Lucifer Hummingbird

Lucifer Hummingbird © Skye Haas

We then headed over to a grassland right along the borderwall. Here we had birds like Chihuahuan Meadowlark, Greater Roadrunners, Pyrohuloxia and Lark Sparrow. But most thrilling of all was an incredible look at a male Montezuma Quail that came out right to the side of the road!

Greater Roadrunner

Greater Roadrunner © Skye Haas


Montezuma Quail

Montezuma Quail © Skye Haas

The next morning we explored Miller Canyon, hoping to connect with the pair of Flame-colored Tanagers that had spent the summer here. We had no luck with them, but had Sulphur-bellied Flycatcher, more White-eared Hummingbirds, and a delicate little Calliope Hummingbird.

Calliope Hummingbird

Calliope Hummingbird © Skye Haas

In nearby Ramsey Canyon we were treated to another rare hummer, a Berylline Hummingbird had a nest with a young nestling in it! We then went up to the high plateau of Carr Canyon where we had a nice flock of birds like Black-throated Gray Warbler and Virginia’s Warbler.

Berylline Hummingbird

Berylline Hummingbird © Skye Haas

We arose early the next morning and headed out of Sierra Vista to the Sonoita Grasslands. A trio of interesting sparrows were easily found- Grasshopper, Cassin’s and Botteri’s. A small “flock” of Pronghorn Antelope showed off as well. A highlight of our time here was a family of Burrowing Owls with four little ones that had just emerged from their lair.

Pronghorn in Arizona

Pronghorn © Skye Haas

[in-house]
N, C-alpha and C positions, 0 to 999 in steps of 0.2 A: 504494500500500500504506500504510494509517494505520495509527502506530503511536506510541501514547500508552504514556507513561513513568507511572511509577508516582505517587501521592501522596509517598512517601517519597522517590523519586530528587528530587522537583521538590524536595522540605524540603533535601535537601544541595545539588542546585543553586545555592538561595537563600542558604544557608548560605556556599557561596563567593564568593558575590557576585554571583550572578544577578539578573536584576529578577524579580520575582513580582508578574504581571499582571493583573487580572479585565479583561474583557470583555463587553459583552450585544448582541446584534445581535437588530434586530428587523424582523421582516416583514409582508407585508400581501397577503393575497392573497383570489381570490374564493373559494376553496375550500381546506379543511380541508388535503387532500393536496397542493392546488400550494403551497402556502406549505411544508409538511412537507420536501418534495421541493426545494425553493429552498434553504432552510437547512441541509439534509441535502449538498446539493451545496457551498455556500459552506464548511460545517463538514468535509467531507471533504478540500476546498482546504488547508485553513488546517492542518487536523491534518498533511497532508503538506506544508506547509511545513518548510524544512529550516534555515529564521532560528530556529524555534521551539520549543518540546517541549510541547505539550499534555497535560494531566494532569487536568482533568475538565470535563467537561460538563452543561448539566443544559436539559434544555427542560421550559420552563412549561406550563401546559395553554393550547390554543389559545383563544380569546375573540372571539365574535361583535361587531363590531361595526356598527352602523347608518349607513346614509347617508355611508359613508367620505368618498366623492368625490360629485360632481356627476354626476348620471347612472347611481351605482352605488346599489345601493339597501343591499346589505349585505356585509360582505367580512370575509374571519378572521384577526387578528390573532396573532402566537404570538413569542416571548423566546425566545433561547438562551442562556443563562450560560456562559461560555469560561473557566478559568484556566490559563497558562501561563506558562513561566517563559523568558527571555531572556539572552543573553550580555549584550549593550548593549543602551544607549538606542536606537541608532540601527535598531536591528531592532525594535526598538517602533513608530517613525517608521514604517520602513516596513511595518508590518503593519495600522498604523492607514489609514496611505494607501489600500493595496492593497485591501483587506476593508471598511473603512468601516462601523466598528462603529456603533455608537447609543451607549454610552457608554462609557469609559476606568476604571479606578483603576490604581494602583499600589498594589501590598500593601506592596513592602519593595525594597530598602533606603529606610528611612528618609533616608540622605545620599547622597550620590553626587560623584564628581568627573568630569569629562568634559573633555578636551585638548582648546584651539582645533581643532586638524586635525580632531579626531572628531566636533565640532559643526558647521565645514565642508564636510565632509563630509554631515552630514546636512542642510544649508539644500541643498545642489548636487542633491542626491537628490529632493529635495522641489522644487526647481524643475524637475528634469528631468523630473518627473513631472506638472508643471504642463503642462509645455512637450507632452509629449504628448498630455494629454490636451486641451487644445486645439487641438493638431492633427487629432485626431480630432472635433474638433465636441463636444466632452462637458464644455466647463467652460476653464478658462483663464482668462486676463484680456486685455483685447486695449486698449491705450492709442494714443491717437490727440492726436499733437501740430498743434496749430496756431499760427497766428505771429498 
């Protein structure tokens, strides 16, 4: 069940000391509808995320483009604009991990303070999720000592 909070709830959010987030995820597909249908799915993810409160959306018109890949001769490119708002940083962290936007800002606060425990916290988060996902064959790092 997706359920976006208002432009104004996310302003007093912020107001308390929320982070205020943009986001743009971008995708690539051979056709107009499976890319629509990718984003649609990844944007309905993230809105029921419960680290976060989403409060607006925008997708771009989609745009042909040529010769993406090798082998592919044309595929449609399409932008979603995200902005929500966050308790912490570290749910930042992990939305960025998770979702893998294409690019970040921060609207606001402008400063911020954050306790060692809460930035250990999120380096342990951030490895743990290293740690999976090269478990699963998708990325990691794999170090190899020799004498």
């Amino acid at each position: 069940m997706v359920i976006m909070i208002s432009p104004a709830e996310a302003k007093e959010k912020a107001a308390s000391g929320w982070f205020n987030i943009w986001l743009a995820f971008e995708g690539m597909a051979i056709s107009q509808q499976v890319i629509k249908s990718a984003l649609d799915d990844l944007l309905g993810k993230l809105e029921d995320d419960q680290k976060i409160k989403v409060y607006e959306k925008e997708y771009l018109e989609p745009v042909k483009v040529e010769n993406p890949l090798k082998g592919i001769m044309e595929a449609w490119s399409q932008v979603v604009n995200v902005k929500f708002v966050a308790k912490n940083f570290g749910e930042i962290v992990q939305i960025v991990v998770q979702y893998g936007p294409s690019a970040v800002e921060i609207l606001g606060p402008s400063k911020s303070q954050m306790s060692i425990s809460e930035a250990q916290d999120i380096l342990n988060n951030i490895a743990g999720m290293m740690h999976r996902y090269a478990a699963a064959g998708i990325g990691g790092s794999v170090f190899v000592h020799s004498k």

Burrowing Owl in Arizona

Burrowing Owl © Skye Haas

A stop at the Paton Center for Hummingbird was always excellent, with Violet-crowned Hummingbirds, Phainopepla, Inca Doves, Yellow-breasted Chats, Summer Tanagers, and Lucy’s Warblers all posing for photos, and then for our afternoon we did a stake out for a major rarity from Mexico, a large hummingbird called a Plain-capped Starthroat. It took a long wait, over an hour but eventually the bird came into the backyard feeder of the home-owners who were hosting it!

Violet-crowned Hummingbird

Violet-crowned Hummingbird © Skye Haas


Plain-capped Starthroat

Plain-capped Starthroat © Skye Haas

For our final act of the tour we landed in the retirement community of Green Valley located along the western side of the Santa Rita Mountains. Night birding can be excellent in the nearby Madera Canyon and we headed up after dinner where we heard several Whiskered Screech-Owls and some great looks at Western Screech-Owls.

Western Screech-Owl

Western Screech-Owl © Skye Haas

The next day we started out in the scenic Box Canyon where we had dynamite looks at a Five-striped Sparrow. While we were there, I got a message that yet another rare hummer was coming into a feeder back over in Patagonia, a Allen’s Hummingbird, a stray from southern California. Already at 14 species, we decided to try for one more of these feathered jewels and headed down to my friend’s feeder where unlike the Starthroat from the day before, we walked right up to it, no waiting required! As an added bonus, a rare Mississippi Kite flew right over our heads!

Five-striped Sparrow

Five-striped Sparrow © Skye Haas

We then returned back to the Santa Ritas to do some daytime birding in the legendary Madera Canyon. We had a specific mission, to get a good look at an Elegant Trogon. A few had some brief looks back in the Cave Creek, but I wasn’t going to let folks leave Arizona without a quality experience with this iconic bird. It took a bit of a hike, but then the magic happened. A male trogon flew down the canyon and ended up perching right in front of us where it proceeded to preen for over 20 minutes! I think people got calluses on their camera shutter fingers from all the pictures they took!

Elegant Trogon

Elegant Trogon © Skye Haas

As always the tour ended with happy people, just full to the brim of the amazing wonders that Arizona has to offer. From birds to butterflies, monsters and magic, this is a place I’ll always return to and hope others will join us as well to explore the enchanting mountains of the Sky Islands.

Southeast Arizona 2023 eBird checklist